Firefighter override to be decided at Athol Town Election

Athol Fire Department.

Athol Fire Department. File Photo/Greg Vine


For the Athol Daily News

Published: 03-25-2024 5:00 PM

ATHOL – In less than a week, voters will decide whether to support a $286,000 Proposition 2 ½ override to fund the hiring of three paramedic/EMT/firefighters for the town’s fire department.

The override is on the ballot for the Town Election, which will take place on Monday, April 1. Polls will be open from 10 a.m. to 8 p.m. at Memorial Hall, Town Hall, 584 Main St. All vote by mail ballots must be received by 8 p.m. on April 1.

Supporters of the override argue that the additional staff—plus one additional position which will be paid for through the fiscal year 2025 budget—are crucial to maintaining the current level of service. The department currently employs 16 full-time personnel who staff four shifts every day.

The Athol Daily News sat down with Fire Chief Joseph Guarnera, Deputy Chief Jeff Parker, Athol Firefighters Association President Travis Brailey, and Selectboard member Rebecca Bialecki to discuss their reasons for backing the override. The ballot question was framed by a Fire Department Staffing Advisory Committee formed in the wake of last year’s defeat of another proposed override that would have added eight firefighters at a cost of $895,000.

Brailey said demands on the staff have grown steadily in the seven years he has been a member of the department. More personnel, he said, would help reduce the workload on the department’s firefighters, some of whom may end up putting in 80 or more hours per week, depending on call volume.

“We might get a break and we won’t be required to be here as much,” Brailey said. “The voluntary overtime will always be there but, right now, with the lack of manpower, people are really pushing themselves.”

Reducing the number of hours worked, Brailey argued, would help reduce stress on firefighters and their families, as well as the likelihood of injuries. At the moment, he said that three medics are out due to injury. Mistakes while responding to medical calls would also be less likely, he said.

“Luckily, we haven’t had any of those yet, but we want to be as sharp as possible when responding,” Brailey said.

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Bialecki, who served along with Brian Dodge as Selectboard representatives on the staffing committee, said, “We really took a long and thoughtful approach to determining what we need to do that’s going to make a difference, to have an impact for these folks and still be able to maintain the current level of service with better safety for everybody – and still be affordable for the voters.”

Bialecki and Brailey both said that many people have the misconception that fire department staff sits around the station all day, just waiting to respond to a fire once in a while. Guarnera said that Athol’s fire crews may respond to six calls one day and 22 the next. In 2023, the AFD responded to 4,150 calls. At least two people respond to each call, regardless of its nature. Massachusetts communities with similar call volumes, said Guarnera, average anywhere between eight and 11 firefighters per shift, as opposed to Athol’s current staffing level of four per shift.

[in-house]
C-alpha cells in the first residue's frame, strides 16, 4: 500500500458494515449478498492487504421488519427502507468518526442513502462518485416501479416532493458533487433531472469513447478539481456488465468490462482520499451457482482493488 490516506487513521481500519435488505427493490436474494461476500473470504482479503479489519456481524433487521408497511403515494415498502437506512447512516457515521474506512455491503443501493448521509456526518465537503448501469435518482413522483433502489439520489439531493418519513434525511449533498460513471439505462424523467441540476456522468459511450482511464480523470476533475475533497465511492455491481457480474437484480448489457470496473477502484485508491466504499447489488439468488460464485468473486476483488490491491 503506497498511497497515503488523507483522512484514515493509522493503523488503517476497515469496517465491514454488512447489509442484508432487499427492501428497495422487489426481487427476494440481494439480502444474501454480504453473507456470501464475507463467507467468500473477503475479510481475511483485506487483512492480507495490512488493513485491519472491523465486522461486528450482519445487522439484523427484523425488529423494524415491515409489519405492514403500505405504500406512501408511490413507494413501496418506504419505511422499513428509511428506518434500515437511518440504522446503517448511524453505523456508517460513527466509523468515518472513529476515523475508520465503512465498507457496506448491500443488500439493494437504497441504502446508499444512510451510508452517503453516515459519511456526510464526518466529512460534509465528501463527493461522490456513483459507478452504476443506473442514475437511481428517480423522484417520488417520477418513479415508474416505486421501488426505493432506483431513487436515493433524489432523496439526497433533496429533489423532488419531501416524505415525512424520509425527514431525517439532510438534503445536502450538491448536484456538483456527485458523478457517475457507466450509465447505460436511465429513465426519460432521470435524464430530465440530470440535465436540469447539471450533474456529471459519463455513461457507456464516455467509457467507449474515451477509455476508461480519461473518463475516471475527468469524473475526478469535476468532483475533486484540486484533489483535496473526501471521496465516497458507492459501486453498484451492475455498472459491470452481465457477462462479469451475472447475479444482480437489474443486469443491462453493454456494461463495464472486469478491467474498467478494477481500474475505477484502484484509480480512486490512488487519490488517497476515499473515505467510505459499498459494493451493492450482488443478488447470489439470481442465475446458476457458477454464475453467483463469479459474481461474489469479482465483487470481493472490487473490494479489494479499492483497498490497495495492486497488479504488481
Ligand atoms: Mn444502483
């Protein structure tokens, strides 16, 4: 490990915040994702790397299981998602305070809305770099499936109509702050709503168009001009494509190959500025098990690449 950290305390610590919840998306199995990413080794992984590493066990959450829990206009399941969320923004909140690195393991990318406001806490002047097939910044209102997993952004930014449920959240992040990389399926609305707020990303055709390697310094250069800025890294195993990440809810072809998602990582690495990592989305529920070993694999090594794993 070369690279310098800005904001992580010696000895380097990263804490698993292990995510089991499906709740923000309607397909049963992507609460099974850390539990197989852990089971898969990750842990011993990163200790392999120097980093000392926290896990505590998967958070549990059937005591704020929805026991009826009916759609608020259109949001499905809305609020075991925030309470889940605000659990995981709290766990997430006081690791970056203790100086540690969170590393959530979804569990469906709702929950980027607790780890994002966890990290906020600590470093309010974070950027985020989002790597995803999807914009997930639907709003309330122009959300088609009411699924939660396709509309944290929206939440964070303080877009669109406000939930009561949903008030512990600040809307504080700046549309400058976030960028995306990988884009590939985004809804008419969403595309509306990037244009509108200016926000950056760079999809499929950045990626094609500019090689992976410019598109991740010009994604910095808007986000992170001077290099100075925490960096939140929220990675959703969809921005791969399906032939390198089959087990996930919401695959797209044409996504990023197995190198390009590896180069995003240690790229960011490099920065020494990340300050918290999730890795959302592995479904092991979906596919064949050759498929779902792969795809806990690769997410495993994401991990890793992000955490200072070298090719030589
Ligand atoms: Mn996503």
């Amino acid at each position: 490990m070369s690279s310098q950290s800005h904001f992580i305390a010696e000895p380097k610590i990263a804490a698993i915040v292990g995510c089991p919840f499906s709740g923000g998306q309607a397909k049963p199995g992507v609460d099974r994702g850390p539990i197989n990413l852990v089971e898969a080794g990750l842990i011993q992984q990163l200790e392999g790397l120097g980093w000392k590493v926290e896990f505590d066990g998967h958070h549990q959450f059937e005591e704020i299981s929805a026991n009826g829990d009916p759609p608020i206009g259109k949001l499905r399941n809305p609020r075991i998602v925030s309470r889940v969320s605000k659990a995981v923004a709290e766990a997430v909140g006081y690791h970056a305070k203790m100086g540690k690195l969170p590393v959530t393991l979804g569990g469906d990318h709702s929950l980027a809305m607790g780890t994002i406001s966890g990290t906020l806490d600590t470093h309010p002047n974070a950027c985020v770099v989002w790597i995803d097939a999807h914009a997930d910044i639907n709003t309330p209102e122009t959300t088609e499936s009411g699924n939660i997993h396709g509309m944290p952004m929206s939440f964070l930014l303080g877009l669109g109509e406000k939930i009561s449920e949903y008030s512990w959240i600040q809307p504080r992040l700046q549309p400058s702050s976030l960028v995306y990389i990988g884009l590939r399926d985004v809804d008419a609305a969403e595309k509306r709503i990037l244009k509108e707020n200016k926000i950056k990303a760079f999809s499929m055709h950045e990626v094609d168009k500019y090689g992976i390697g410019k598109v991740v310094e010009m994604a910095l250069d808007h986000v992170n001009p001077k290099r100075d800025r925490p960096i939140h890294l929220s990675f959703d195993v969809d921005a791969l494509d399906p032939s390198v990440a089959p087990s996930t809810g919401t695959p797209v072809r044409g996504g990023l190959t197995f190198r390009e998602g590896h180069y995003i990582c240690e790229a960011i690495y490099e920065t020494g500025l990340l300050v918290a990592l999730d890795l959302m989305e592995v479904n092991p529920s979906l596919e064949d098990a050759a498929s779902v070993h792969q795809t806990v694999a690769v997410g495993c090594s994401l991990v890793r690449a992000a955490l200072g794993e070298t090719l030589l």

“The fire department averages 11 or 12 calls a day,” said Parker. “I’d say 75 percent of those are ambulance calls.”

But, Guarnera pointed out, the department also responds to plenty of non-medical calls.

“Just last week alone,” he said, “we had two chimney fires, a three-alarm fire, and a car head-on into a tree. So with everybody responding to a chimney fire, there’s nobody to respond to medical calls when they come in.”

Because the contract between the town and the AFA requires a minimum of three personnel to be on hand at the station, every time two people respond to a call, this leaves only two at the station, and a third person has to be called in. Every time this happens, it requires overtime pay. The addition of a fifth person on each shift will help to avoid this, supporters said.

“These guys did not sign up for 90 to 100 (hours) a week, week after week after week,” said Bialecki. “These guys have no lives. Firefighters already have a particularly high percentage of mental health issues, substance abuse – it comes with the job, just like cops. They also have the highest divorce rates. In towns like this, you’re setting them up for that. If we have unhappy, unhealthy folks on our department, and we’re not doing anything about that, that is not okay.”

If the override passes, it will add 22 cents per $1,000 of property value to the tax rate. With the average single-family home in Athol valued at $288,000, the average property tax bill would increase by $62 a year, or just over $5 per month.

“I had a guy on Facebook say, ‘I support our firefighters, I just don’t support raising taxes,’” Bialecki related. “’Well, how do you think we pay for our firefighters?’ I asked.”

Guarnera, Brailey and other town officials have planned several information sessions leading up to the election. Last week, they met with residents at the Millers Woods/Riverbend housing development. People were also invited to speak with Guarnera at the fire station at a recent meeting. This Wednesday, another meeting will be held at the Athol Senior Center at 1 p.m.

Greg Vine can be reached at